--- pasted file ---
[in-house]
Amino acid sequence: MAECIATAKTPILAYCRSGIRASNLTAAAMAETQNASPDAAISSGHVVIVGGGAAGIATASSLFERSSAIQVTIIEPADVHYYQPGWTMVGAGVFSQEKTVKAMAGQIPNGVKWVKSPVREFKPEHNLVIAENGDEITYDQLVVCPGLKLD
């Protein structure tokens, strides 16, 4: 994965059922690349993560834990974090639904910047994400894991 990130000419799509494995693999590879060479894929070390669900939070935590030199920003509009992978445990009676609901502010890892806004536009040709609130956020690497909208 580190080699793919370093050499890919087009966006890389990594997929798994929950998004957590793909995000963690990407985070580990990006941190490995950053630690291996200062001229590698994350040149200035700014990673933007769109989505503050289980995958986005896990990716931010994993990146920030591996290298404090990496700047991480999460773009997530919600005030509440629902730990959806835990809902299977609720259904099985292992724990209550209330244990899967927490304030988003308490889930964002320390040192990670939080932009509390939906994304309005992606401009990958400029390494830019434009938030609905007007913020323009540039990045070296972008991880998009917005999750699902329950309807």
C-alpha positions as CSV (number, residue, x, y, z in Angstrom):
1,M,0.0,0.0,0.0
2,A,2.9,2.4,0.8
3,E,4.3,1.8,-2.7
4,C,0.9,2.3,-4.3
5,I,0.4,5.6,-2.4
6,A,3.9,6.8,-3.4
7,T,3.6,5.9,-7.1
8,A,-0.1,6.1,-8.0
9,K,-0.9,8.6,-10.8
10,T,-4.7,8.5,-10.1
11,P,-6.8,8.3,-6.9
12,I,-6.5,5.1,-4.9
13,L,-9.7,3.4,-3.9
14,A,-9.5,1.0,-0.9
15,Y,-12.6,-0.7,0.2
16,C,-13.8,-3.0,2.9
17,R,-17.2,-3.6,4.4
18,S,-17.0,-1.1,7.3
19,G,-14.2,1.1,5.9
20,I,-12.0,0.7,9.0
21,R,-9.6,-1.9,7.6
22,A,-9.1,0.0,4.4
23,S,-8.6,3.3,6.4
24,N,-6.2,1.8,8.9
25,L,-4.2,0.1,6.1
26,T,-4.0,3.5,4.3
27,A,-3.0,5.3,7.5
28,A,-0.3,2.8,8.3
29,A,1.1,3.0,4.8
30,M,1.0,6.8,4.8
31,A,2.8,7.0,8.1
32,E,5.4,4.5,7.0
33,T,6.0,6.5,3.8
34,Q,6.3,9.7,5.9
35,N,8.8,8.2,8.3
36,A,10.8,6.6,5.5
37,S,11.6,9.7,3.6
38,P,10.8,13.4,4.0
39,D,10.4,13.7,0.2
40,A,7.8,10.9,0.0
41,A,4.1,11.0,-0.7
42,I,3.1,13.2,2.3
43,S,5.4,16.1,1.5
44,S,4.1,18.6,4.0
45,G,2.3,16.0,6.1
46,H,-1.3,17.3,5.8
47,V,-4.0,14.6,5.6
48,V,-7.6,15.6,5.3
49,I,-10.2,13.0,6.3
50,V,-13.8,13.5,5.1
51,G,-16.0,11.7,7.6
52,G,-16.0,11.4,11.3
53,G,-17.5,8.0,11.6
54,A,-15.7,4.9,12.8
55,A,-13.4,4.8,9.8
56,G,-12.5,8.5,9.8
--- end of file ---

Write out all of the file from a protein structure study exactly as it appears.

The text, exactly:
[in-house]
Amino acid sequence: MAECIATAKTPILAYCRSGIRASNLTAAAMAETQNASPDAAISSGHVVIVGGGAAGIATASSLFERSSAIQVTIIEPADVHYYQPGWTMVGAGVFSQEKTVKAMAGQIPNGVKWVKSPVREFKPEHNLVIAENGDEITYDQLVVCPGLKLD
């Protein structure tokens, strides 16, 4: 994965059922690349993560834990974090639904910047994400894991 990130000419799509494995693999590879060479894929070390669900939070935590030199920003509009992978445990009676609901502010890892806004536009040709609130956020690497909208 580190080699793919370093050499890919087009966006890389990594997929798994929950998004957590793909995000963690990407985070580990990006941190490995950053630690291996200062001229590698994350040149200035700014990673933007769109989505503050289980995958986005896990990716931010994993990146920030591996290298404090990496700047991480999460773009997530919600005030509440629902730990959806835990809902299977609720259904099985292992724990209550209330244990899967927490304030988003308490889930964002320390040192990670939080932009509390939906994304309005992606401009990958400029390494830019434009938030609905007007913020323009540039990045070296972008991880998009917005999750699902329950309807």
C-alpha positions as CSV (number, residue, x, y, z in Angstrom):
1,M,0.0,0.0,0.0
2,A,2.9,2.4,0.8
3,E,4.3,1.8,-2.7
4,C,0.9,2.3,-4.3
5,I,0.4,5.6,-2.4
6,A,3.9,6.8,-3.4
7,T,3.6,5.9,-7.1
8,A,-0.1,6.1,-8.0
9,K,-0.9,8.6,-10.8
10,T,-4.7,8.5,-10.1
11,P,-6.8,8.3,-6.9
12,I,-6.5,5.1,-4.9
13,L,-9.7,3.4,-3.9
14,A,-9.5,1.0,-0.9
15,Y,-12.6,-0.7,0.2
16,C,-13.8,-3.0,2.9
17,R,-17.2,-3.6,4.4
18,S,-17.0,-1.1,7.3
19,G,-14.2,1.1,5.9
20,I,-12.0,0.7,9.0
21,R,-9.6,-1.9,7.6
22,A,-9.1,0.0,4.4
23,S,-8.6,3.3,6.4
24,N,-6.2,1.8,8.9
25,L,-4.2,0.1,6.1
26,T,-4.0,3.5,4.3
27,A,-3.0,5.3,7.5
28,A,-0.3,2.8,8.3
29,A,1.1,3.0,4.8
30,M,1.0,6.8,4.8
31,A,2.8,7.0,8.1
32,E,5.4,4.5,7.0
33,T,6.0,6.5,3.8
34,Q,6.3,9.7,5.9
35,N,8.8,8.2,8.3
36,A,10.8,6.6,5.5
37,S,11.6,9.7,3.6
38,P,10.8,13.4,4.0
39,D,10.4,13.7,0.2
40,A,7.8,10.9,0.0
41,A,4.1,11.0,-0.7
42,I,3.1,13.2,2.3
43,S,5.4,16.1,1.5
44,S,4.1,18.6,4.0
45,G,2.3,16.0,6.1
46,H,-1.3,17.3,5.8
47,V,-4.0,14.6,5.6
48,V,-7.6,15.6,5.3
49,I,-10.2,13.0,6.3
50,V,-13.8,13.5,5.1
51,G,-16.0,11.7,7.6
52,G,-16.0,11.4,11.3
53,G,-17.5,8.0,11.6
54,A,-15.7,4.9,12.8
55,A,-13.4,4.8,9.8
56,G,-12.5,8.5,9.8